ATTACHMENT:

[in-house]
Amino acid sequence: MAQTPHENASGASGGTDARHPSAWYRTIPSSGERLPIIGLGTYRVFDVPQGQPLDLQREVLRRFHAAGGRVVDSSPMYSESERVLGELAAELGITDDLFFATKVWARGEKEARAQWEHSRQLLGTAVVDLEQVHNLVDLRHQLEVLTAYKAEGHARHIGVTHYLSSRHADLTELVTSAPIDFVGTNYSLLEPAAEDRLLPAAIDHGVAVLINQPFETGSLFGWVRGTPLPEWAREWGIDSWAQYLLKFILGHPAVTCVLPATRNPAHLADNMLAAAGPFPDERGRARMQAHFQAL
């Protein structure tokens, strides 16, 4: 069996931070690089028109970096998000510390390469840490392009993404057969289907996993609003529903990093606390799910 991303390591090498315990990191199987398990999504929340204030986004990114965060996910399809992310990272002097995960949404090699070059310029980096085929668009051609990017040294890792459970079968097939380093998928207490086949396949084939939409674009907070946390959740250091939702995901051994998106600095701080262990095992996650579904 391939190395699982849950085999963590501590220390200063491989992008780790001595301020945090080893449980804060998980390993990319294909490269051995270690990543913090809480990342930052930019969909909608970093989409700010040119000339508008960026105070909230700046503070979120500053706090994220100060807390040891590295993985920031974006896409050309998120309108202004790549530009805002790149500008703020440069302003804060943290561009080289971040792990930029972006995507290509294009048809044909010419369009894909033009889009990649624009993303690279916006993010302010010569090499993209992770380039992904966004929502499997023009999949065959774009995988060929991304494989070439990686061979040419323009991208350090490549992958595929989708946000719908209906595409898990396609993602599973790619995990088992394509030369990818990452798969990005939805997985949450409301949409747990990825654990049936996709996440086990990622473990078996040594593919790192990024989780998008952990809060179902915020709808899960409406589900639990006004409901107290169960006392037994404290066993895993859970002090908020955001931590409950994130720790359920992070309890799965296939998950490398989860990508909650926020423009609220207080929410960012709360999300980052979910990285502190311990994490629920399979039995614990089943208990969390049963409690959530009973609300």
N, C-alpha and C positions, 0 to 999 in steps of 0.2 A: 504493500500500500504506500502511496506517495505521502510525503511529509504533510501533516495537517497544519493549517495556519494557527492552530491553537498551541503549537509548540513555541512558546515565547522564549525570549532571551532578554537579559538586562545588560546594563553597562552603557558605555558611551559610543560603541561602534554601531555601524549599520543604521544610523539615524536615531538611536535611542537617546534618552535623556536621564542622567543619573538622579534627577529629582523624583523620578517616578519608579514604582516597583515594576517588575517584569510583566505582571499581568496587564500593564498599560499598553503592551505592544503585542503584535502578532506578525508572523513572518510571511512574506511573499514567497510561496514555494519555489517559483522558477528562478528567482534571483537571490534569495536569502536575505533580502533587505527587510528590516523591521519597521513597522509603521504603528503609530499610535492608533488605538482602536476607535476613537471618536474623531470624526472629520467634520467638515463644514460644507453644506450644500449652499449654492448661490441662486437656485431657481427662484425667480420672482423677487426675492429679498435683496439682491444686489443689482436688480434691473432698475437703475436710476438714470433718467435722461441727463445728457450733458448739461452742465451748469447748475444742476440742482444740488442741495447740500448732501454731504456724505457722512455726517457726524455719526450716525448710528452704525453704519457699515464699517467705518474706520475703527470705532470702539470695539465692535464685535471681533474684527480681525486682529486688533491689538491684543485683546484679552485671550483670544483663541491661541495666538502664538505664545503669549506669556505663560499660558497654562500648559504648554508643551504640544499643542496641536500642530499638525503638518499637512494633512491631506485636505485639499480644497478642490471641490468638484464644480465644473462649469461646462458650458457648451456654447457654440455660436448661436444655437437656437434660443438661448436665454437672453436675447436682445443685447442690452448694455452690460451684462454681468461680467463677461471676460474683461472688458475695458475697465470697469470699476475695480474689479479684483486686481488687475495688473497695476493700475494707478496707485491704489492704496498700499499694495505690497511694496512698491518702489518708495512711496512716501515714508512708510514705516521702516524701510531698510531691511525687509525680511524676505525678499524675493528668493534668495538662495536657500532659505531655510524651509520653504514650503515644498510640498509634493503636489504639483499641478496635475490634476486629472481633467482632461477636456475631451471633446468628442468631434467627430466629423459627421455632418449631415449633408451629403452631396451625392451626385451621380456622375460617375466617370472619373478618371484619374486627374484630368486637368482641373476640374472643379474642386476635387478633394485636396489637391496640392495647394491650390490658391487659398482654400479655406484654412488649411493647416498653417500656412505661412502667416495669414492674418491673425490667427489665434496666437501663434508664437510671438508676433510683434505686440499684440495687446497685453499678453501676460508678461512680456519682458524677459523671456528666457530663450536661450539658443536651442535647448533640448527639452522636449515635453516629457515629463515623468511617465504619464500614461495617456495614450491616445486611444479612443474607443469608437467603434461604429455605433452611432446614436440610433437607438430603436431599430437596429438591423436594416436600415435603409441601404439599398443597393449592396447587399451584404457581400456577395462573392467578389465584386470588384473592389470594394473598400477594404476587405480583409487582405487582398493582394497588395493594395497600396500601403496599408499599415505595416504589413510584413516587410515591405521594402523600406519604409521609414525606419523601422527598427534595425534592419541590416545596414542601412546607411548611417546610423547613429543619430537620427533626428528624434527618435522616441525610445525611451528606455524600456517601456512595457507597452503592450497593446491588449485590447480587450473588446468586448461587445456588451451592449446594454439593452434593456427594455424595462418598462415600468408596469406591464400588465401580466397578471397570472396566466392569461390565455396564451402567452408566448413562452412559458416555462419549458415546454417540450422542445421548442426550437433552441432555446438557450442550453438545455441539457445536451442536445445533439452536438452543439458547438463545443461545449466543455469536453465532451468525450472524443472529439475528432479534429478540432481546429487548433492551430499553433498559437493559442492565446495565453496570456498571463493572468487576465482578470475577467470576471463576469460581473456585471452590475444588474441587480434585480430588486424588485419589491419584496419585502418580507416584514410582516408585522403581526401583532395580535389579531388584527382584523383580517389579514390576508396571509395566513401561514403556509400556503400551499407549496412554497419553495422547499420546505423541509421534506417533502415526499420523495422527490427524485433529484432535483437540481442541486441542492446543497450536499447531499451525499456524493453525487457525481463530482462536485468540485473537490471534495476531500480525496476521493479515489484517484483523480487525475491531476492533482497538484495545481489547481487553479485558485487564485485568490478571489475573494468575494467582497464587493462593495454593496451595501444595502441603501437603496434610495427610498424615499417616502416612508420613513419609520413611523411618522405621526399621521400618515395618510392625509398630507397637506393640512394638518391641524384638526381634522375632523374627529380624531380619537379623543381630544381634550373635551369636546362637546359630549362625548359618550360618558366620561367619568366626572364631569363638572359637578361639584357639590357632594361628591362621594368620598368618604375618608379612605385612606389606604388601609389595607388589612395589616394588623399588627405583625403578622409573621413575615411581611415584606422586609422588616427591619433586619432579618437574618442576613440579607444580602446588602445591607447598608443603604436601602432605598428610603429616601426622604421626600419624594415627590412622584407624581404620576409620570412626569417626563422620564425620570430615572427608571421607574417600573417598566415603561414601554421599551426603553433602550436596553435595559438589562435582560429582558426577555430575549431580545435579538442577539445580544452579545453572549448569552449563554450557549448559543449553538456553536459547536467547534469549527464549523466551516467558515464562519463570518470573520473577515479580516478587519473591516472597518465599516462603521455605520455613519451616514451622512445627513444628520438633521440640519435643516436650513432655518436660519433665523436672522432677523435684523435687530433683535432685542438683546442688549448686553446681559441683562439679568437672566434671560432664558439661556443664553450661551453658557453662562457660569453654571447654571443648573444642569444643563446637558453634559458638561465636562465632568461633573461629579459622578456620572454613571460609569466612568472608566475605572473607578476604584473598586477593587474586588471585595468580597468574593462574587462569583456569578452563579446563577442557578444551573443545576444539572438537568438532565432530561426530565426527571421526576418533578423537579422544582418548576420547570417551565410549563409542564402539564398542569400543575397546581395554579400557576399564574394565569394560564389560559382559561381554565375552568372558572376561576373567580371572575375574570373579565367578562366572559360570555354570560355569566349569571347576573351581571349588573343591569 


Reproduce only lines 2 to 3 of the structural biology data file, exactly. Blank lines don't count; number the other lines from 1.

Amino acid sequence: MAQTPHENASGASGGTDARHPSAWYRTIPSSGERLPIIGLGTYRVFDVPQGQPLDLQREVLRRFHAAGGRVVDSSPMYSESERVLGELAAELGITDDLFFATKVWARGEKEARAQWEHSRQLLGTAVVDLEQVHNLVDLRHQLEVLTAYKAEGHARHIGVTHYLSSRHADLTELVTSAPIDFVGTNYSLLEPAAEDRLLPAAIDHGVAVLINQPFETGSLFGWVRGTPLPEWAREWGIDSWAQYLLKFILGHPAVTCVLPATRNPAHLADNMLAAAGPFPDERGRARMQAHFQAL
């Protein structure tokens, strides 16, 4: 069996931070690089028109970096998000510390390469840490392009993404057969289907996993609003529903990093606390799910 991303390591090498315990990191199987398990999504929340204030986004990114965060996910399809992310990272002097995960949404090699070059310029980096085929668009051609990017040294890792459970079968097939380093998928207490086949396949084939939409674009907070946390959740250091939702995901051994998106600095701080262990095992996650579904 391939190395699982849950085999963590501590220390200063491989992008780790001595301020945090080893449980804060998980390993990319294909490269051995270690990543913090809480990342930052930019969909909608970093989409700010040119000339508008960026105070909230700046503070979120500053706090994220100060807390040891590295993985920031974006896409050309998120309108202004790549530009805002790149500008703020440069302003804060943290561009080289971040792990930029972006995507290509294009048809044909010419369009894909033009889009990649624009993303690279916006993010302010010569090499993209992770380039992904966004929502499997023009999949065959774009995988060929991304494989070439990686061979040419323009991208350090490549992958595929989708946000719908209906595409898990396609993602599973790619995990088992394509030369990818990452798969990005939805997985949450409301949409747990990825654990049936996709996440086990990622473990078996040594593919790192990024989780998008952990809060179902915020709808899960409406589900639990006004409901107290169960006392037994404290066993895993859970002090908020955001931590409950994130720790359920992070309890799965296939998950490398989860990508909650926020423009609220207080929410960012709360999300980052979910990285502190311990994490629920399979039995614990089943208990969390049963409690959530009973609300």